Case 03

Marta Torrecillas

A polling supervisor was physically injured and fondled by Spanish law-enforcing officers during the 1st of October referendum

VIDEO: Catalan referendum. Hundreds injured as police attack protesters (The Guardian)


Ms. Marta Torrecillas was physically injured and fondled by Spanish “Policia nacional” (National Police) officers on October 1st, when she was at the polling station based in the school Pau Claris in Barcelona. 

The National Police officers who went to that polling station used excessive force against the citizens who were there simply to vote, to collaborate with the organisation, or to perform their functions as polling supervisors.Ms. Torrecillas has repeteadly stated in many interviews that the National Police officers used physical violence against the people who were at the polling station and also caused severe property damage in the school.

Particularly in the case of Ms. Marta Torrecillas, there is recorded evidence of both the action that “Policía nacional” officers conducted against her on the 1st of October and of the statements she made to the media right after the police forces’ actions at the polling station she was at. In these statements she described the use of force and the fondling she suffered by those officers, as a “degrading treatment”.

It must be specified that, in her first statements, Ms. Torrecillas maintained that she had the fingers of one hand broken one by one, due to the actions inflicted on her by the National Police officers, as she thought such was the case. However, it was later confirmed that the injuries they caused her weren’t fractures but dislocations, as she publicly stated after medical examination.

VIDEO: Spanish police officers using excessive force in order to prevent Ms. Torrecillas from voting


On 20 September 2017 two cruise ships docked at the port of Barcelona, with an indefinite number of National Police and Civil Guard officers onboard. Estimations say that there were between 4000 and 6000 officers, but the exact number has been kept secret. The “official” reason for the deployment of the State security forces was to prevent any referendum from taking place. Police forces took control of the port, causing the complaint of the Barcelona Dockworkers Organisation, who denounced the militarization of their workplace.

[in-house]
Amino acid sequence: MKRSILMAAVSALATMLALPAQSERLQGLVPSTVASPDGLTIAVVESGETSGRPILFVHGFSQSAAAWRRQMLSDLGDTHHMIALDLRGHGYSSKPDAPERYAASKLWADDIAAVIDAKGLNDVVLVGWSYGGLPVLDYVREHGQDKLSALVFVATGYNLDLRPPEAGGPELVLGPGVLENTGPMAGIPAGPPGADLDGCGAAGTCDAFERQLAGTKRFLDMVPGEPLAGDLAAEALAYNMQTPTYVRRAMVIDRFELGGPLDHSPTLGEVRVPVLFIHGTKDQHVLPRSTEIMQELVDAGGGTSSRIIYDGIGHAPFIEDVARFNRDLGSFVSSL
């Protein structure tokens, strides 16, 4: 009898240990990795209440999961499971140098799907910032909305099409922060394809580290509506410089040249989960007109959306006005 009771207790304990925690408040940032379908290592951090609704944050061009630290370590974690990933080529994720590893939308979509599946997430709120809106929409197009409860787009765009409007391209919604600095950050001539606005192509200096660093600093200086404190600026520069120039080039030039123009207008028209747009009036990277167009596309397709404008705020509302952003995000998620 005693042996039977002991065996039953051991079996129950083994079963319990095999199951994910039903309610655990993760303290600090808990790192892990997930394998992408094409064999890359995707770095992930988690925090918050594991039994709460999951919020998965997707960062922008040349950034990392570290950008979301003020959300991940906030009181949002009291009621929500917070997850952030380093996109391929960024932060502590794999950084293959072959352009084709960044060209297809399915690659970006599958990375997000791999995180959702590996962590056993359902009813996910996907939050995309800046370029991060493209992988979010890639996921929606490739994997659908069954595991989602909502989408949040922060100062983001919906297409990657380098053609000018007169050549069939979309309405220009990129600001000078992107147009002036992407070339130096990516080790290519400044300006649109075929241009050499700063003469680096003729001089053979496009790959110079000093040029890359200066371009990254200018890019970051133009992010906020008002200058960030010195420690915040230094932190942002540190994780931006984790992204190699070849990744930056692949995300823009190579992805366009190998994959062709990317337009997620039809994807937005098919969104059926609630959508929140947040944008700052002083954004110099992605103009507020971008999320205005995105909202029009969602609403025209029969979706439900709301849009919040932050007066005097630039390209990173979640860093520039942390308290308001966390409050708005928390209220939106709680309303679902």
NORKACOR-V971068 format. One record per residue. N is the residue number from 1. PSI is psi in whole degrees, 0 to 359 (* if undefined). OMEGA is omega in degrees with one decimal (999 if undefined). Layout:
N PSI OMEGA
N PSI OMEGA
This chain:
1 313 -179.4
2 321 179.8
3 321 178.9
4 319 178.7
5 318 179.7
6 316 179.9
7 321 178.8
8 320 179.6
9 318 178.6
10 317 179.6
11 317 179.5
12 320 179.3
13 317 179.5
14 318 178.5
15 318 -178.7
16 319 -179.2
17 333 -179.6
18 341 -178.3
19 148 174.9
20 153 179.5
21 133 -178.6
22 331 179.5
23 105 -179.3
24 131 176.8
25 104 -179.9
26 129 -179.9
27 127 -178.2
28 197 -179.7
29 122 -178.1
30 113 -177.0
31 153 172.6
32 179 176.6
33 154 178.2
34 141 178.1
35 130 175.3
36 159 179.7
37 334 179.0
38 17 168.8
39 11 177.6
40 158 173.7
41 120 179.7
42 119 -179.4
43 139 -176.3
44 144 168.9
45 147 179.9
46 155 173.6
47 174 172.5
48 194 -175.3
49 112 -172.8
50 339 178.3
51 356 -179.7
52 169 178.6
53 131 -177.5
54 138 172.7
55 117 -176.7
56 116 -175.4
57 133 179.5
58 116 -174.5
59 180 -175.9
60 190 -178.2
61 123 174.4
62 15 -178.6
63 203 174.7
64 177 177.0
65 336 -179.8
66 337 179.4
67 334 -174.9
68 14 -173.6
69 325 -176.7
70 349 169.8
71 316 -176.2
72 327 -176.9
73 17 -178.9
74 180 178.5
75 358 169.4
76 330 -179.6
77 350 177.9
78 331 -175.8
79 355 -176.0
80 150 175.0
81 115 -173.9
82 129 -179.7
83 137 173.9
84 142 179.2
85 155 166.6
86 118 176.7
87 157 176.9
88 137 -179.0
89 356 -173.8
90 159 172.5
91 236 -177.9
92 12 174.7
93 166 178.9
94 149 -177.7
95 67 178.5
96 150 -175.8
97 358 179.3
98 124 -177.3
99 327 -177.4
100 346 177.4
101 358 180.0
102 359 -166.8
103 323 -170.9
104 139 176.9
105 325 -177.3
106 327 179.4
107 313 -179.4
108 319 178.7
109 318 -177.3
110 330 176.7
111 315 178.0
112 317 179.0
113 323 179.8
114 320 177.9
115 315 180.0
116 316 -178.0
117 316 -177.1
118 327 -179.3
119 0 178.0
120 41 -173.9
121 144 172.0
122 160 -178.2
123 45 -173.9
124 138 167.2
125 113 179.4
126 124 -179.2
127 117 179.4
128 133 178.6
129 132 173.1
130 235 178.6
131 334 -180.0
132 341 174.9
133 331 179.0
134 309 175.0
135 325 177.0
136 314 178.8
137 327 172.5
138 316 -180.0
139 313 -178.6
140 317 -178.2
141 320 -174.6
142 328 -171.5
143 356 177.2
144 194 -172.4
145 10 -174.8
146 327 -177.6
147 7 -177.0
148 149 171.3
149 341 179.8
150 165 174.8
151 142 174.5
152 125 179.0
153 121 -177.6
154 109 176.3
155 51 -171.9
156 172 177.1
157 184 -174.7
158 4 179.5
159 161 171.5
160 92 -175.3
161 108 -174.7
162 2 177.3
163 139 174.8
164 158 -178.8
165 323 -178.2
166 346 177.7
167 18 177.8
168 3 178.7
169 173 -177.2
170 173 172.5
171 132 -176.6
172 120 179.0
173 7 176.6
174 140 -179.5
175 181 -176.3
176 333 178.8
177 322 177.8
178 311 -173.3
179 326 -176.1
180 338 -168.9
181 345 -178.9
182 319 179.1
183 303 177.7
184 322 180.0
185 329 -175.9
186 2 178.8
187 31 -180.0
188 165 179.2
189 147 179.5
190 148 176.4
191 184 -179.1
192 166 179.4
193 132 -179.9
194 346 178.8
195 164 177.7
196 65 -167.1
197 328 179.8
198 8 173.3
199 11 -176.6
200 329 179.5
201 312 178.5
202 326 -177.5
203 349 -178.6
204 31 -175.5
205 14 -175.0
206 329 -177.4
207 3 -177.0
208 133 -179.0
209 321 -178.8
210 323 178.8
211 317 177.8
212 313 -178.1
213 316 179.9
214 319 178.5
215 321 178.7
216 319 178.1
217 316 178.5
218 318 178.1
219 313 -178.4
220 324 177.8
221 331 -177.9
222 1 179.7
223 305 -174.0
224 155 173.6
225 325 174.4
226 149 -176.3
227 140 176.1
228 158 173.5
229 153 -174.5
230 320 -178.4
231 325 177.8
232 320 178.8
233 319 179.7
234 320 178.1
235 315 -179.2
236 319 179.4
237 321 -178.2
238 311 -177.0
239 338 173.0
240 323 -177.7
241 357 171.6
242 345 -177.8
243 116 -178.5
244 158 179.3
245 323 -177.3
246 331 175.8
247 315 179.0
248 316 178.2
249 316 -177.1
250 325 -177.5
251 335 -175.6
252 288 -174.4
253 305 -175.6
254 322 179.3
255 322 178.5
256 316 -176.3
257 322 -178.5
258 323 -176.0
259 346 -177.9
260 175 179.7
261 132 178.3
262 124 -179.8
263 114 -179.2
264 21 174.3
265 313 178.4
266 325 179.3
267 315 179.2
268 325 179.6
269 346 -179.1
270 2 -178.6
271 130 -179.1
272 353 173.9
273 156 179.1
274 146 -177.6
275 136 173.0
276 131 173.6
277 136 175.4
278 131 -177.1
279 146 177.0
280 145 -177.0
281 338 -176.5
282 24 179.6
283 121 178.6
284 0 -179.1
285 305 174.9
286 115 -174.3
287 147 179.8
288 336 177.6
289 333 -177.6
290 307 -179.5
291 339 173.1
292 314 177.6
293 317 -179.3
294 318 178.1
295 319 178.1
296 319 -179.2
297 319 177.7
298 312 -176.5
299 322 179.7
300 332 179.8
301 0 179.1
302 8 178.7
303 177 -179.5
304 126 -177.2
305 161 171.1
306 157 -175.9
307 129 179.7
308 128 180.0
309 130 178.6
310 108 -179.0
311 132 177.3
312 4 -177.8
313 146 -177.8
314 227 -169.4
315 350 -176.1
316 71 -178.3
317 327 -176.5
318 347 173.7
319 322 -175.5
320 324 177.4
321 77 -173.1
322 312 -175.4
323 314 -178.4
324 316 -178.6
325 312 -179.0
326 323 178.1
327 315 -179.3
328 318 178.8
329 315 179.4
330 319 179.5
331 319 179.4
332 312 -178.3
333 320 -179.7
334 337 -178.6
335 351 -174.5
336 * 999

The day before the Referendum, Spanish Police syndicates gave a press conference ensuring there would be no violence the next day. Upon the day of the referendum, official and non-official international observers and the Catalan police communications confirmed that the referendum on self-determination began in a pacifistic way and that the violence started with the aggressive intervention of the Spanish police forces. 

The outcome

Ms. Torrecillas suffered a dislocation on one hand when she was violently evicted from the school Pau Claris in Barcelona on October 1st. She also declared that she had suffered breast fondling.

Some Spanish authorities, such as the Minister of Foreign Affairs and Cooperation, Alfonso Dastis, started a campaign to discredit the injured people and all the victims of police brutality during the referendum. These allegations of fake news led to a public statement made by the Council of Catalan Medical Colleges (13-10-2017). The Spanish Minister of Justice joined that campaign, making fun of the personal issues of some of those injured during the events of October 1st. The most conservative Spanish media supported the campaign.

Ms. Torrecillas filed a complaint for injuries and actions that were against moral integrity, aggrovated by hate and with motivations of an ideological and gendered nature. This complaint was given permission to proceed by Barcelona Investigating Court No. 7 on February 2018.

Moreover, because of Ms. Torrecillas denunciation of her situation, the Spanish tabloid media began leaking details of her private life, which led to her receiving thousands of threats. She received more than 7,000 messages and 900 calls and, even though she changed her number, she continues to receive threats of murder and rape.

Finally, the 27th Disctrict Court of Barcelona held four Spanish police officers on trial, accused of threatening and harassing Ms. Torrecillas via text messages with francoist content. They are accused of hate crime and offences.


Violated laws

The Spanish law enforcement officers’ performance against Ms. Torrecillas, causing her physical injury and treating her in a degrading way, violates the fundamental right to life and to physical and moral integrity, a statutory right included in the Article 15 of the Spanish Constitution. Fundamental rights cannot yield to the enforcement of a court order, even less in this case, where the court order to prevent the referendum submitted to the “maintenance of the social harmony”.

Consecutively, these same facts also violate the Universal Declaration of Human Rights (Articles 3 and 5), the European Convention on Human Rights (Articles 2 and 3) and the European Charter of Fundamental Rights (Articles 1, 3 and 4).

Threats to the freedom of political participation: the fact that the riot police had used violence against people exercising their right to vote shows the aim to restrain the fundamental rights of the citizens. The disproportionate use of force contrasts with the absence of political negotiations on the 1 October and the days before. Violation of the Article 23.1 of the Spanish Constitution and the Article 21 of the Universal Declaration of Human Rights.

  • Facebook
  • Twitter
  • Google plus
  • Whatsapp
  • E-mail